Two cautions about peroxide:
    1. It can bleach things, especially natural dyes. Test a small area before spraying it all over your furniture or carpet!
    2. It’s pretty hard on skin. If I get a significant amount on my hands while cleaning and don’t wash it off within a few minutes, the top layer of skin turns white and peels off. I would not use it in baby wipes for this reason.

  6. This is all very helpful! I use Branch Basics and love it! However, do you know how effective it is on raw meat juices that end up on the counter? Would you use H202 over Branch Basics? I usually just spray and wipe clean but maybe I need to let is sit for a bit.

    1. Katie Kimball @ Kitchen Stewardship

      Branch Basics is a soap, so it would be good for the 1st clean up to *remove* the chicken juice, but it won’t do anything to sterilize, which most people like to do after chicken juice. Then you’d want to have a spray bottle of H2O2 and spritz the area and let it sit for a few minutes if possible. I’m always spraying it in my sink after cleaning up chicken and think, “I won’t run water for a few minutes” and then the next thing I do, I forget and rinse something. The kitchen doesn’t “sit” for long! 😉 Katie

  7. Shelley Gehman

    Great tips, thank you! I keep a bottle of hydrogen peroxide under the sink and all I had to do was insert a spray attachment right to the brown bottle.. Just a generic spray attachment fits fine.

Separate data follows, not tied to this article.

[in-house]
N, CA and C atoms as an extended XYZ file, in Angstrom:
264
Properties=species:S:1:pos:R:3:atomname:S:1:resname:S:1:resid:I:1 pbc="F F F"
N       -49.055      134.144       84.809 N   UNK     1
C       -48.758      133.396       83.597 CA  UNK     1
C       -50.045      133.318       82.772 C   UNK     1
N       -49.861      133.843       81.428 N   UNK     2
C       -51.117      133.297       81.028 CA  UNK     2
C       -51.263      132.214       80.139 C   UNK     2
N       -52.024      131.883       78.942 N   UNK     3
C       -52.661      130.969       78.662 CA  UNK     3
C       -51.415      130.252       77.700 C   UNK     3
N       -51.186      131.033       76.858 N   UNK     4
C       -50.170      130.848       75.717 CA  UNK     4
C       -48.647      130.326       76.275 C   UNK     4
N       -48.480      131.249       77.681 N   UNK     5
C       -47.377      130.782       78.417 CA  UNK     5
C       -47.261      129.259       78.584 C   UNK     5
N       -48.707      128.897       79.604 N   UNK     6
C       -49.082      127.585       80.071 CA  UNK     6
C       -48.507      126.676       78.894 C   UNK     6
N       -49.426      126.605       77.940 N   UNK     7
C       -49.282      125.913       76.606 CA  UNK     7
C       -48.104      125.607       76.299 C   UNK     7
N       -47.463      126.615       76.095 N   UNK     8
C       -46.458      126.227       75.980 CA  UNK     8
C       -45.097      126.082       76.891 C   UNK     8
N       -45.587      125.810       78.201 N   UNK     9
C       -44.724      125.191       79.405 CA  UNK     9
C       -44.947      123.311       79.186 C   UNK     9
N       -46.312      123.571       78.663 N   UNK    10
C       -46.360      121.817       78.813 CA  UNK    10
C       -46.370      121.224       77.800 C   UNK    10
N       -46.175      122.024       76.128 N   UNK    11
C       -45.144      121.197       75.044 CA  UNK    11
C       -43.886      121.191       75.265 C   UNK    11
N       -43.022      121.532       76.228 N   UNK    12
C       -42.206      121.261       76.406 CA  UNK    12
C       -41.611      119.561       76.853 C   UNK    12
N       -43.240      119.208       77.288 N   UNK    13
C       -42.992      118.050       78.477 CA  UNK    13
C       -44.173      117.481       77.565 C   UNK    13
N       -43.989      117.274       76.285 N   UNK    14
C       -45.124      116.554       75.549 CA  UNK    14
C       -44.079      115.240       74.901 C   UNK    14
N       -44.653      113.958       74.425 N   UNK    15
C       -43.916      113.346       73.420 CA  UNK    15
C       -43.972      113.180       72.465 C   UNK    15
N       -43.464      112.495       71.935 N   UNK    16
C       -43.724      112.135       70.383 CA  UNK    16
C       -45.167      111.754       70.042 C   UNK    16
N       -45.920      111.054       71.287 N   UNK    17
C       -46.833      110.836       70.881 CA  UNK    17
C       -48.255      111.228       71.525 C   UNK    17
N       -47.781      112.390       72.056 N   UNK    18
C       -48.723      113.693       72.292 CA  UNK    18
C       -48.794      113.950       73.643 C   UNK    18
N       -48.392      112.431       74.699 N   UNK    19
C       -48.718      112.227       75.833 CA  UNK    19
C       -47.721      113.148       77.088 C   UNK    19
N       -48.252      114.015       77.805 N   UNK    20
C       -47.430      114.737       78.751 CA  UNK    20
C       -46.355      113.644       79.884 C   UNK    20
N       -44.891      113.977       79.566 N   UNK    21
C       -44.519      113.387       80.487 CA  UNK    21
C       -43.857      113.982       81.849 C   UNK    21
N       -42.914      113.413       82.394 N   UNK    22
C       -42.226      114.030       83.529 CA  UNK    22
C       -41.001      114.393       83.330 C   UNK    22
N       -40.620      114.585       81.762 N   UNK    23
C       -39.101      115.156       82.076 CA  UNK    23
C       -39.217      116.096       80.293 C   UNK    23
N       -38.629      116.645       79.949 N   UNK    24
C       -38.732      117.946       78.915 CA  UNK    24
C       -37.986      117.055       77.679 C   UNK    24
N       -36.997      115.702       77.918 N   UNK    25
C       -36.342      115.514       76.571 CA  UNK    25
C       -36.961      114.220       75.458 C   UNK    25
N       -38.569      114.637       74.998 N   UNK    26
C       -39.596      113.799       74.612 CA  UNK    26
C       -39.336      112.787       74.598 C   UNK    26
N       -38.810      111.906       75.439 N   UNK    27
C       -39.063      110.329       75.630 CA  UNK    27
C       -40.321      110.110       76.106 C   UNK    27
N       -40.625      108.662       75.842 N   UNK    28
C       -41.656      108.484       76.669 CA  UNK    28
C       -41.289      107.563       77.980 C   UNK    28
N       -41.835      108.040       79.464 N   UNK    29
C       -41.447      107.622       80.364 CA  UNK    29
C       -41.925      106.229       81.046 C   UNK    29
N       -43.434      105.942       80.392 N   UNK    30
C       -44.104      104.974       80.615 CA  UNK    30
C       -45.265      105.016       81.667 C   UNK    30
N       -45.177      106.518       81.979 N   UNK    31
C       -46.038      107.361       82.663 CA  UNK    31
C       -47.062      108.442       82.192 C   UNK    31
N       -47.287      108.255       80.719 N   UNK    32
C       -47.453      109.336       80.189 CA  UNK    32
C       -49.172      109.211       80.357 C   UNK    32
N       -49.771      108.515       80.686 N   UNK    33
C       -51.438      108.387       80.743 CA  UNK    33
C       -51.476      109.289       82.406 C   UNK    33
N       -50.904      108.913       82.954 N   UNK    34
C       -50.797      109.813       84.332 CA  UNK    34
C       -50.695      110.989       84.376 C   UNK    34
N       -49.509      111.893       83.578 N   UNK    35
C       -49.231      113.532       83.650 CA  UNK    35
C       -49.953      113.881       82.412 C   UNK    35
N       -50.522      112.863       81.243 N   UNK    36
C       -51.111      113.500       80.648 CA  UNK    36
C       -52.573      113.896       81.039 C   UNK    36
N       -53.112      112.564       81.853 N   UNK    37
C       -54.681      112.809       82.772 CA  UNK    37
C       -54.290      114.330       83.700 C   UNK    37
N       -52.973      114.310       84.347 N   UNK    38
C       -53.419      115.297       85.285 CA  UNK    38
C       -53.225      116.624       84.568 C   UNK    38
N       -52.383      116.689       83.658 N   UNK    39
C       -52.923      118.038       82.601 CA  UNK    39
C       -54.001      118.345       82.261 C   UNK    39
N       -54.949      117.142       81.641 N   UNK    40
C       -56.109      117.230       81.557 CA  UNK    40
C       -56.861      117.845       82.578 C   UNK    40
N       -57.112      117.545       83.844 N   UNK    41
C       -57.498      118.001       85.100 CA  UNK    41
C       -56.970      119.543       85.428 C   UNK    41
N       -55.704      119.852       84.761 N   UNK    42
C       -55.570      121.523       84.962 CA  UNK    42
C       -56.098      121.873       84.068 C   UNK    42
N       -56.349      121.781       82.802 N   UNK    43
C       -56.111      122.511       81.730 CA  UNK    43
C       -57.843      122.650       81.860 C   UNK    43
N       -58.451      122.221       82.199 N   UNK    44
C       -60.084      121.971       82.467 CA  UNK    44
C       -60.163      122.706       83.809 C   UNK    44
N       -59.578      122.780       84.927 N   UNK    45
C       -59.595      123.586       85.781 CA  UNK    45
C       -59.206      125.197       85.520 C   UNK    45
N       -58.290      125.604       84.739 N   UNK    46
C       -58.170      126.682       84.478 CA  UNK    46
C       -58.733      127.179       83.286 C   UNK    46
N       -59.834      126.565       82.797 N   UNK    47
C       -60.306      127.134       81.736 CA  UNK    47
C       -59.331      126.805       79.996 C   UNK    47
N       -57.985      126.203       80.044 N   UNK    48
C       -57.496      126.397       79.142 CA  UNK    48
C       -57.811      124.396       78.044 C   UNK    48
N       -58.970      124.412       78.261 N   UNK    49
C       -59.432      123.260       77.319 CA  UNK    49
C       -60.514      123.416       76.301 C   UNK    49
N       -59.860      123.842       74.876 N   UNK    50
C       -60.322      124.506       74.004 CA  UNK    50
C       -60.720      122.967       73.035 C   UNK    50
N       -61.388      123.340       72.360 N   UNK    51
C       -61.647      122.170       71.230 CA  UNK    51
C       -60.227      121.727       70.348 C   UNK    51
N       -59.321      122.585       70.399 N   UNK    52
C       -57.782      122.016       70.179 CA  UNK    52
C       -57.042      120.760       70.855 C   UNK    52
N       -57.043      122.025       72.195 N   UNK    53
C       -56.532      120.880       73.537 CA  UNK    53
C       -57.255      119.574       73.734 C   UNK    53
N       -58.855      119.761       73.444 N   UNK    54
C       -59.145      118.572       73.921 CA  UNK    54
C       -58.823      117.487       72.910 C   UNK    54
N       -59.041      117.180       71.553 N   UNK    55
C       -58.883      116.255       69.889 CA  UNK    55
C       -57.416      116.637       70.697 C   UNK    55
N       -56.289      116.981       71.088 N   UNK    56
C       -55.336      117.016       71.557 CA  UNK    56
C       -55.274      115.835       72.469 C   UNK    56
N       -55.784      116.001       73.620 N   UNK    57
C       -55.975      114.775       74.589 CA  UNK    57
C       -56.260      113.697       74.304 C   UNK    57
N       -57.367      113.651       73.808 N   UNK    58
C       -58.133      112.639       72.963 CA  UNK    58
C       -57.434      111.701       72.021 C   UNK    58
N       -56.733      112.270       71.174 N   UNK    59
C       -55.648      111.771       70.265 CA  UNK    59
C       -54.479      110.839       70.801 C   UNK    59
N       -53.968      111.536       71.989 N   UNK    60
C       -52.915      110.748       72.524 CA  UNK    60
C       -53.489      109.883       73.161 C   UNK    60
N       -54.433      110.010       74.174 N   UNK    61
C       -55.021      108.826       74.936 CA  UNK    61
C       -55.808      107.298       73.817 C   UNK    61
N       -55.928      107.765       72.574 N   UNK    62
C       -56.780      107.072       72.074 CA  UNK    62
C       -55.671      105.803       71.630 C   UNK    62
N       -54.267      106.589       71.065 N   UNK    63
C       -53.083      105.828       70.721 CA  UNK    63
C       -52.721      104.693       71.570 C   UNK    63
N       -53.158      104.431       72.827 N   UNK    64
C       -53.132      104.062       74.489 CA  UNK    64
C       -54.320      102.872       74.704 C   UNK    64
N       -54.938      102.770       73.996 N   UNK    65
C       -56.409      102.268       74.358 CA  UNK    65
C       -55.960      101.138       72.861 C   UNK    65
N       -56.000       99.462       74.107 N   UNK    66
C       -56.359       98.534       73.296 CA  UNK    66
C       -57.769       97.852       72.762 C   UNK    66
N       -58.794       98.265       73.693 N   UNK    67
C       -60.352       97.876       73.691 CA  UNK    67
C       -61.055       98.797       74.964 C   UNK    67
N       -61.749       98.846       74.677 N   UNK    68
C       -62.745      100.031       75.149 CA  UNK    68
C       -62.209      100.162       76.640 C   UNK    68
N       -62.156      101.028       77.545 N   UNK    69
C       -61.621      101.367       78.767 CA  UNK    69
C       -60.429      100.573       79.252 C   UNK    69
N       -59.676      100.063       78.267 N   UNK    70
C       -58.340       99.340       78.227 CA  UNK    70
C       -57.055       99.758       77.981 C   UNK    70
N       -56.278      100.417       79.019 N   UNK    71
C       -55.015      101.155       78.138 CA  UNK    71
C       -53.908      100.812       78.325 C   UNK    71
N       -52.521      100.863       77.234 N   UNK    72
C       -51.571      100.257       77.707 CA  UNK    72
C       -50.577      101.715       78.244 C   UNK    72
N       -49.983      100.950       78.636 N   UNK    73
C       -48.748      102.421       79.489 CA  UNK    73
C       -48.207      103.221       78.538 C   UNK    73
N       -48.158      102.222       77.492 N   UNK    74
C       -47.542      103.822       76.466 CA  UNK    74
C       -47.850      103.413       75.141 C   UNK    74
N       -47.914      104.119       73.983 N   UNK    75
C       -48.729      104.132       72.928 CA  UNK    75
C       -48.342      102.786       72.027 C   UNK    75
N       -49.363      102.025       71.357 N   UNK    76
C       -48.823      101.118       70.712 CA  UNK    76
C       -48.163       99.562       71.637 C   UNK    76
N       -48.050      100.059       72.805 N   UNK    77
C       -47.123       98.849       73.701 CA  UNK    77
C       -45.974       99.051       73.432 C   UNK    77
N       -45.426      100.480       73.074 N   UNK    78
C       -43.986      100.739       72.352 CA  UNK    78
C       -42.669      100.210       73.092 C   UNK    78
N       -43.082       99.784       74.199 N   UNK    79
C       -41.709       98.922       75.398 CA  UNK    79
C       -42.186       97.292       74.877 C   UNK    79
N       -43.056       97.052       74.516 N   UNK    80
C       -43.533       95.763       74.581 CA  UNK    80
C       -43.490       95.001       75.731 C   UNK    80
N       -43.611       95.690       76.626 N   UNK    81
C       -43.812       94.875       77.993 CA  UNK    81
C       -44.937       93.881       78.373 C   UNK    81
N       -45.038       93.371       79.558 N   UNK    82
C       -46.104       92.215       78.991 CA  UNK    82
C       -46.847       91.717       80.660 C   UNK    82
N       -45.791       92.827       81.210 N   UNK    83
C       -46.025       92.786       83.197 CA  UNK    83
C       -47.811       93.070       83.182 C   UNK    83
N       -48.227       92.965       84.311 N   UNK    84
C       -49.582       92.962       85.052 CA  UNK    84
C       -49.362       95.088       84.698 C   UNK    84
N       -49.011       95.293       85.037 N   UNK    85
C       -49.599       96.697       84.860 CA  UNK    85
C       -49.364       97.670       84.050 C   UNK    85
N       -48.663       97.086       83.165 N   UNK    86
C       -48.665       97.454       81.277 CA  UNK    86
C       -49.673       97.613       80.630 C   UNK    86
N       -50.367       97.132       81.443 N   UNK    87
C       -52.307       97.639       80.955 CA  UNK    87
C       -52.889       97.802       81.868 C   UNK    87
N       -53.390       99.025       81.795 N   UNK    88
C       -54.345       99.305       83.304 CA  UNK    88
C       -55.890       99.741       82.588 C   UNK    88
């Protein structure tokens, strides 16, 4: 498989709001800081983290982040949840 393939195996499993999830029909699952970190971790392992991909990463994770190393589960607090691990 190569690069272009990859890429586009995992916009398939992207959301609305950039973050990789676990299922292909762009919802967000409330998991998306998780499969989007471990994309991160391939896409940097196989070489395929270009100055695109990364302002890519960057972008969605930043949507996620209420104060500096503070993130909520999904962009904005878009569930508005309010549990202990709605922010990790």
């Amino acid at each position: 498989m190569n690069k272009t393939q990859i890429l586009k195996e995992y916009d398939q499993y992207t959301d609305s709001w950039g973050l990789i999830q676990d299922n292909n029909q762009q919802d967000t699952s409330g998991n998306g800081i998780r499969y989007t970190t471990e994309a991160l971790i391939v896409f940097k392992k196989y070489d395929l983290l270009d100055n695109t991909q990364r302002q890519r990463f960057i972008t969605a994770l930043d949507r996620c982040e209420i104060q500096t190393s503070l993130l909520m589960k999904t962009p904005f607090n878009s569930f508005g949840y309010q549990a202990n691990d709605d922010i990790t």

8. Great info! So, for example, you’re saying that when my kids have the stomach flu, and have thrown-up on the carpet, or furniture, or their dolls, after cleaning it off as best as I can, I can follow-up with spraying it with a straight solution of hydrogen peroxide, let it dry, and that will disinfect?
    Is that more effective than spraying on those items a solution of white vinegar, water, and tea tree essential oil?

    And when my kids are potty-training, after cleaning up their accidents, is spraying hydrogen peroxide on the accident spot better than using a white vinegar/water/tea tree essential oil spray?

    I’m always so happy to learn new tips & tricks to really get things cleaned when it is especially important, such as when sicknesses come through…

    1. Katie Kimball @ Kitchen Stewardship

      One thing I learned in that big doc from the CDC is that different viruses and bacteria have different responses – vinegar actually is proven to kill some nasty viruses, so for vomit, that might be better (only because peroxide could bleach your couch, although it’s really effective at getting stains out of carpet!). For potty training accidents, yes, I’d go with peroxide too since vinegar could eat away at your floor and has more fumes that peroxide. 🙂 Katie

  9. Andrea Newman

    I love H2O2! I’ve also been adding a splash to water when I wash my fruits and veggies. I love knowing it’s just as effective as bleach with out being as harmful.

  10. Thanks for clarifying how to use h2o2. I’ve read conflicting reports, & now I understand why some said 1 thing & some another.